Running or Walking the Nullarbor Plain
A stroll across this great plain is generally done to prove something or highlight a cause but it can and has happened.
Exploring the Nullarbor Plain OFF the road
The Gawler Ranges - This entire area is only suitable for fully equipped 4x4 explorations. You can travel from Iron Knob to Wirrulla via Mount Ive through the Gawler Ranges.
The Mount Wudinna Recreation Reserve and Turtle Rock can be accessed along Route 63. Indulge in a number of short bush walking tracks or maybe you want to get to the top of Mount Wadena? There are excellent picnic spots and this is a great idea if you would like to explore along very well maintained dirt roads.
What to see and do on your Nullarbor Crossing
- Ucontitchie Hill (An inselberg of international geological significance) can be found 30 kilometers south of Wudinna along a well maintained dirt road. You will pass through a number of farm gates - please be courteous and leave them as you found them.
- Murphy's Hay Stacks (also inselberg formations) are around 100,000 years old and these pink granites were originally formed 7 to 10 kilometers below the surface. Today they are located 40 kilometers southeast of Streaky Bay along sealed roads.
- Pildappa Rock is found 20 kilometers from Minnipa and is part of the Gawler Ranges. The Pildappa Rock was formed 1500 million years ago and its unique wave or flare structure which stands 2 to 3 storey's tall is attributed to complex chemical weathering underneath the surface.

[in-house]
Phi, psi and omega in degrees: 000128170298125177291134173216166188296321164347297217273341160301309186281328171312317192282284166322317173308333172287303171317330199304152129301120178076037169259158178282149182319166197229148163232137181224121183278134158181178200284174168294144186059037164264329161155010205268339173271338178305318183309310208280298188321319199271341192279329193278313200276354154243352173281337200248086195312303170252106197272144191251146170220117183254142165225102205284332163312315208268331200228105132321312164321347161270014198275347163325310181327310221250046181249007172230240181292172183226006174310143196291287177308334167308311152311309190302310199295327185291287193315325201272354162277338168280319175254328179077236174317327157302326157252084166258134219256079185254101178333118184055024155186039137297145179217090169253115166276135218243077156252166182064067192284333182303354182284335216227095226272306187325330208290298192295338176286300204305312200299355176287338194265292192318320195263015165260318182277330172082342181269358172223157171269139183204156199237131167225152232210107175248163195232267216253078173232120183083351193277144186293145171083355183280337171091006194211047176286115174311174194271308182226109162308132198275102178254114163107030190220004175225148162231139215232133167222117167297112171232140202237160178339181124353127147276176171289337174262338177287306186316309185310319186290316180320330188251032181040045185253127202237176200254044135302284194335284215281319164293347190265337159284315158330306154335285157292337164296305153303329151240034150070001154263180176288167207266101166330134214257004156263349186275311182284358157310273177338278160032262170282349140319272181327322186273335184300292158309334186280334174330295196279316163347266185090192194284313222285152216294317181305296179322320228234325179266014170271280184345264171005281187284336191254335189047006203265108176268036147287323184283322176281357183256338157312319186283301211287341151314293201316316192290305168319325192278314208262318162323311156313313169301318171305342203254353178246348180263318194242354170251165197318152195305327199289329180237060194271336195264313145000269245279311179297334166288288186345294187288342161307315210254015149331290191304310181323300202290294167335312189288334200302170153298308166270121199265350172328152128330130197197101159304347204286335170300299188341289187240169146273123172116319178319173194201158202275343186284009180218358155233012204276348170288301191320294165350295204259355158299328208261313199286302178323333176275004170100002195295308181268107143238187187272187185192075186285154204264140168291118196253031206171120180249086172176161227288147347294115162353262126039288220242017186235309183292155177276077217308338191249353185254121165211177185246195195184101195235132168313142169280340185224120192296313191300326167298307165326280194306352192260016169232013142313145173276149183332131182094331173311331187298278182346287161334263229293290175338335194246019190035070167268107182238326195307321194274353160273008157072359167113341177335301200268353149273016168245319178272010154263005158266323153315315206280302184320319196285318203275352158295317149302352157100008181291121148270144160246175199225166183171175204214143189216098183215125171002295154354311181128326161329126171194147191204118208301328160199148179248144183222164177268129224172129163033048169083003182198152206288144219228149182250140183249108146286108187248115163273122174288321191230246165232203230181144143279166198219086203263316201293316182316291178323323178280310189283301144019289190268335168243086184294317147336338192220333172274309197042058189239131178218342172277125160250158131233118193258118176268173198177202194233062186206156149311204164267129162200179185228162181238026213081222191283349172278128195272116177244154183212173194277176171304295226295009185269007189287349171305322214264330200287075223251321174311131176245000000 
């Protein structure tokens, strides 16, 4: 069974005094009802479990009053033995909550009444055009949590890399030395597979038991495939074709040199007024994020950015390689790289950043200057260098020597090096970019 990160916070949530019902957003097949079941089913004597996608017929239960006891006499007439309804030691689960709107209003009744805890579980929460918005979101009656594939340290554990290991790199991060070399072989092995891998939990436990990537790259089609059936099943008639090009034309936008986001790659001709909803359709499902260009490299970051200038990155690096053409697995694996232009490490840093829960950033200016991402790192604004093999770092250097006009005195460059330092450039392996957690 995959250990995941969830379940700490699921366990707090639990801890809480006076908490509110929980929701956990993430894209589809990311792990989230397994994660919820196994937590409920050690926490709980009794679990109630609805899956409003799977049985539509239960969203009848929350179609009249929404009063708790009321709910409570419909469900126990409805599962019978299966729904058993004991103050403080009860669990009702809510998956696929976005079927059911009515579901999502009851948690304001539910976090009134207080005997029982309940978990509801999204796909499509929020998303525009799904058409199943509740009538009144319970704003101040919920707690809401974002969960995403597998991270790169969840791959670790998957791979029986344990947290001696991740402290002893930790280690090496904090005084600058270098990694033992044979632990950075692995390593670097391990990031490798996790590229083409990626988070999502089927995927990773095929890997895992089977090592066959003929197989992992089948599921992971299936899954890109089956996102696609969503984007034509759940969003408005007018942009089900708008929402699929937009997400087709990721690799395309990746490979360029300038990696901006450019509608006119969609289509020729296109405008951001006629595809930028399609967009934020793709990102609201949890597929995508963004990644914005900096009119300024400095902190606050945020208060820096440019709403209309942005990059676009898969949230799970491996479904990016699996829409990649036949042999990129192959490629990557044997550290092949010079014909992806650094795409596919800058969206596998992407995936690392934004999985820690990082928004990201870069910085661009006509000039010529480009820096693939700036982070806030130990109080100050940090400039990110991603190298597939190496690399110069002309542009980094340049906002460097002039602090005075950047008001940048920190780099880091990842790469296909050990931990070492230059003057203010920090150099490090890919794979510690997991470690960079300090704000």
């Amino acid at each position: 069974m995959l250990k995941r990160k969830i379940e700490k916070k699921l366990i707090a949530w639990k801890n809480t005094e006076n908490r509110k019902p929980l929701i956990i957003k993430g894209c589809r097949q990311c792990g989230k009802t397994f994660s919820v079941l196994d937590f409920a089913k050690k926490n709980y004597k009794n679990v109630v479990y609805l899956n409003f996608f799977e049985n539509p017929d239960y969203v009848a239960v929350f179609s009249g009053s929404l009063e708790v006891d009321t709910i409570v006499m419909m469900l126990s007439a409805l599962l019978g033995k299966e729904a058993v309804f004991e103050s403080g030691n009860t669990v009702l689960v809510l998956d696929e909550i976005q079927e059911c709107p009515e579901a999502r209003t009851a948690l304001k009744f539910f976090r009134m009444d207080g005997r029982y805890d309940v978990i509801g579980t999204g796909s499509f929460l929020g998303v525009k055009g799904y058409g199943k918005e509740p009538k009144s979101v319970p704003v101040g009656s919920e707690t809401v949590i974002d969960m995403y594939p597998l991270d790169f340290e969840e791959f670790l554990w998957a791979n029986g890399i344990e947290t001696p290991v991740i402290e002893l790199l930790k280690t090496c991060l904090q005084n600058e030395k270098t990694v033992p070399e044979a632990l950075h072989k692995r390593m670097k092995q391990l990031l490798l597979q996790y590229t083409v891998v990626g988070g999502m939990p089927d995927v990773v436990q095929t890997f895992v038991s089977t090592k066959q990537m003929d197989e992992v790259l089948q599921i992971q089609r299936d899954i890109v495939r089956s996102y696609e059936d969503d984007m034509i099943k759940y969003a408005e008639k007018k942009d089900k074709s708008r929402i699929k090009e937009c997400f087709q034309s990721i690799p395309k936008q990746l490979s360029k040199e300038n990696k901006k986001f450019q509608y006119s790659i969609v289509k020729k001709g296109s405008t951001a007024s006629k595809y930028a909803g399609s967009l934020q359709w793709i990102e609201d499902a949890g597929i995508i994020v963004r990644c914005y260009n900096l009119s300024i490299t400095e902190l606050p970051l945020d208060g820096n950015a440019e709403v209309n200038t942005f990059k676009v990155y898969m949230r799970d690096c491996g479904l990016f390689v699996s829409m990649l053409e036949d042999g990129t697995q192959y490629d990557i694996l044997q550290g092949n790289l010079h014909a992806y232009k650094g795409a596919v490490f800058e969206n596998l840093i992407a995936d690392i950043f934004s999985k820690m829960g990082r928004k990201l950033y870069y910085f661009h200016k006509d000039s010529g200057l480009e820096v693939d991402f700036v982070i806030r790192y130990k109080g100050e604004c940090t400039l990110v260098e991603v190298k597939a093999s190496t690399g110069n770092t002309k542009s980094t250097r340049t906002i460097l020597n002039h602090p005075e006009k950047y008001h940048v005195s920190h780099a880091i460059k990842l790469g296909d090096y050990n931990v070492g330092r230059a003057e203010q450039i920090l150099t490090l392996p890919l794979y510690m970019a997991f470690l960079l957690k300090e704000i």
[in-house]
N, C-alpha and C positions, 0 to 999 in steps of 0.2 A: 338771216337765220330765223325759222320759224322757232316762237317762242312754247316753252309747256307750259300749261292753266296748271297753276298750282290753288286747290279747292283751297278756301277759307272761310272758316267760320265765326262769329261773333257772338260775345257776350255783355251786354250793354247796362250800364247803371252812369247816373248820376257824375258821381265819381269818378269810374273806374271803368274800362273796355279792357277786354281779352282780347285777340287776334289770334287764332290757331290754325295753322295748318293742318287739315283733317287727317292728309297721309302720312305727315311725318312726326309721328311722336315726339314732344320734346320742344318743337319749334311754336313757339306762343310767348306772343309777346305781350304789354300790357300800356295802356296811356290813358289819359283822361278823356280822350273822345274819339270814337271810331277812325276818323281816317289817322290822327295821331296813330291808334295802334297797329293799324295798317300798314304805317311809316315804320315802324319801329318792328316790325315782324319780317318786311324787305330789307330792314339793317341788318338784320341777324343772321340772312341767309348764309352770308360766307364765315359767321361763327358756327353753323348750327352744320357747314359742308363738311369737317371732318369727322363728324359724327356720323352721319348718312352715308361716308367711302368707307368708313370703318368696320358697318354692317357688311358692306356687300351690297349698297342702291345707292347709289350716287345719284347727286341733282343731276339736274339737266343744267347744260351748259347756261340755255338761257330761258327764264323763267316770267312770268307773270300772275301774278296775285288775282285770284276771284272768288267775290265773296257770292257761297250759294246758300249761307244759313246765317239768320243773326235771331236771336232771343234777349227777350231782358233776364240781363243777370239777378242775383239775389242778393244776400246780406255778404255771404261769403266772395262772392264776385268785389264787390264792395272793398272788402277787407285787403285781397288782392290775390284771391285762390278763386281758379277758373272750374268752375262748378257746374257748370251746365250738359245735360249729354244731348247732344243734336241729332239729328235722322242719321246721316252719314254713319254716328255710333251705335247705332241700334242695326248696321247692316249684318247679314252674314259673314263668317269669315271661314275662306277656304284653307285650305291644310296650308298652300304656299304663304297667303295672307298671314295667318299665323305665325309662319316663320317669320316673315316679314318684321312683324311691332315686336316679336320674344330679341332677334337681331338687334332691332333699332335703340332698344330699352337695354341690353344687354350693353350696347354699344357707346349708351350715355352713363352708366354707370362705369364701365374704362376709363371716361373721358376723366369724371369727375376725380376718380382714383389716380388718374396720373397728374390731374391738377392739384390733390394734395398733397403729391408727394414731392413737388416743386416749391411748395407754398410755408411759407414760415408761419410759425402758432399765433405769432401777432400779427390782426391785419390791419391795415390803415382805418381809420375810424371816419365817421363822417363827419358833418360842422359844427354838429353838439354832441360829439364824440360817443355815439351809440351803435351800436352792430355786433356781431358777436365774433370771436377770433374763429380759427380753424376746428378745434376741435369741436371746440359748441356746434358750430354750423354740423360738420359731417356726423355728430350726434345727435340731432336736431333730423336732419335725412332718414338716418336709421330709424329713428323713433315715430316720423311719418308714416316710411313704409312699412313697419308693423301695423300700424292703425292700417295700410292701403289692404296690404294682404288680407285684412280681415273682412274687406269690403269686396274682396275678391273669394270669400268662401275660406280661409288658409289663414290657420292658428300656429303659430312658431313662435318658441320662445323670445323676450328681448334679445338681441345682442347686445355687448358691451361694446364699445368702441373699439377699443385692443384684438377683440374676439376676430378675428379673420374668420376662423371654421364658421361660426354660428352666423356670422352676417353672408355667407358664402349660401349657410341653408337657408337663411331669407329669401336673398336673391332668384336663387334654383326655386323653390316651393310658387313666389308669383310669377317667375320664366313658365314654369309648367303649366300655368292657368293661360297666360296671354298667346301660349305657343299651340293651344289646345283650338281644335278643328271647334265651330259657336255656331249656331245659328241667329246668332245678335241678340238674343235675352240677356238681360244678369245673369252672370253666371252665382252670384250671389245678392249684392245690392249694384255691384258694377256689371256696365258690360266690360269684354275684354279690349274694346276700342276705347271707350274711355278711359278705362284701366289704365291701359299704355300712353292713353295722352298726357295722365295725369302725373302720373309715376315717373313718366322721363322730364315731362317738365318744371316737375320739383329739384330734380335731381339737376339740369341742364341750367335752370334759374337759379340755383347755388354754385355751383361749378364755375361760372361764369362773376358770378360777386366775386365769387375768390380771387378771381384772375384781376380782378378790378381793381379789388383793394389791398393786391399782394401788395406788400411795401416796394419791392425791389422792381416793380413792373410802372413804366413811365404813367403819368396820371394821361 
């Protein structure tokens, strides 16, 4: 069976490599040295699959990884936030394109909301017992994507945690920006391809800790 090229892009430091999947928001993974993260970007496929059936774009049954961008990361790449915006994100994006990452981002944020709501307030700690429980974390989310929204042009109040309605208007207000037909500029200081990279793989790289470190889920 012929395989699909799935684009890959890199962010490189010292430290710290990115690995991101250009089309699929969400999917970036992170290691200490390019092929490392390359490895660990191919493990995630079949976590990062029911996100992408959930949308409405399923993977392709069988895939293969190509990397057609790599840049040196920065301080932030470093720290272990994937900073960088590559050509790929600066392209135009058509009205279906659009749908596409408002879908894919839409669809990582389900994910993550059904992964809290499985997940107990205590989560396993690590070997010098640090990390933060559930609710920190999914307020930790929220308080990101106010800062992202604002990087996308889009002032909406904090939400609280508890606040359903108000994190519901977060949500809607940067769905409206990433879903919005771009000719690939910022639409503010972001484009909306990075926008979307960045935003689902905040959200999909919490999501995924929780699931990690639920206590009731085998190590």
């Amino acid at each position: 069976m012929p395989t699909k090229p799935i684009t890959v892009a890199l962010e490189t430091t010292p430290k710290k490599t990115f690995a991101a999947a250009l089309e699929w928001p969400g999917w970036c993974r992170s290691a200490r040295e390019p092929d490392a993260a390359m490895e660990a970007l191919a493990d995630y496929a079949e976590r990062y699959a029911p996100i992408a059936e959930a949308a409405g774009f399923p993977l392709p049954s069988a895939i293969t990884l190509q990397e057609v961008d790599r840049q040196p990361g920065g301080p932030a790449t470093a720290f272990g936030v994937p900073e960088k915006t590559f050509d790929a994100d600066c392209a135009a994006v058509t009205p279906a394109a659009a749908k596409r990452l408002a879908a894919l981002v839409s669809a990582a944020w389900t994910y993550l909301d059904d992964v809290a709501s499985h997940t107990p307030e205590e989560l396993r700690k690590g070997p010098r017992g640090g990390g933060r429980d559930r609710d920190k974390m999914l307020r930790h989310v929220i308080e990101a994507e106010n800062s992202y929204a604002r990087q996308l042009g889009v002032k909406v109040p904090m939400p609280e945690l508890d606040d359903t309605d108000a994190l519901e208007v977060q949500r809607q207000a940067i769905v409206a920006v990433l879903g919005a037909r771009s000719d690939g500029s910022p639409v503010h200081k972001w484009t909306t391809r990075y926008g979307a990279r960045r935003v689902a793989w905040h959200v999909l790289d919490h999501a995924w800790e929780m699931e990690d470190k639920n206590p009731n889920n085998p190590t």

Westall Way has a huge variety of land and sea on offer. From cliffs to boulders and granite pools to sand hills.
- High Cliff reaches into the sea and you can reach it from Tractor Beach or The Granites which has excellent camping facilities.
- Smooth Pool is an eroding granite shelf and a beautiful spot for combining a picnic with photography. At low tide the rock pools will produce crabs, fish, seaweeds, barnacles and starfish. Remember sturdy walking shoes.
Denial Bay will delight seafood aficionados. The blue swimmer crab attracts Japanese tourists by the bucket full as they try their hand at "crabbing". If you take a break from catching crabs make sure you try some fresh Pacific Oysters.
If you happen on the Nullarbor between June and October and find yourself 78 Kilometers west of Yalata and 20 kilometers east of Nullarbor Roadhouse you have to stop! The Head of Bight is your best chance ever of spotting a Southern Right Whale.
The Bunda Cliffs hosting the spectacle of whales stretch in an unbroken line for 200 kilometers and reach heights of 70 to 90 meters.
The Murrawijinie Caves are one of the few areas where the southern ocean blows through subterranean caves creating blow holes that are open to the public. Around 10 km north of the Nullarbor Roadhouse you will need exact direction and a sturdy 2 wheel drive car to reach them!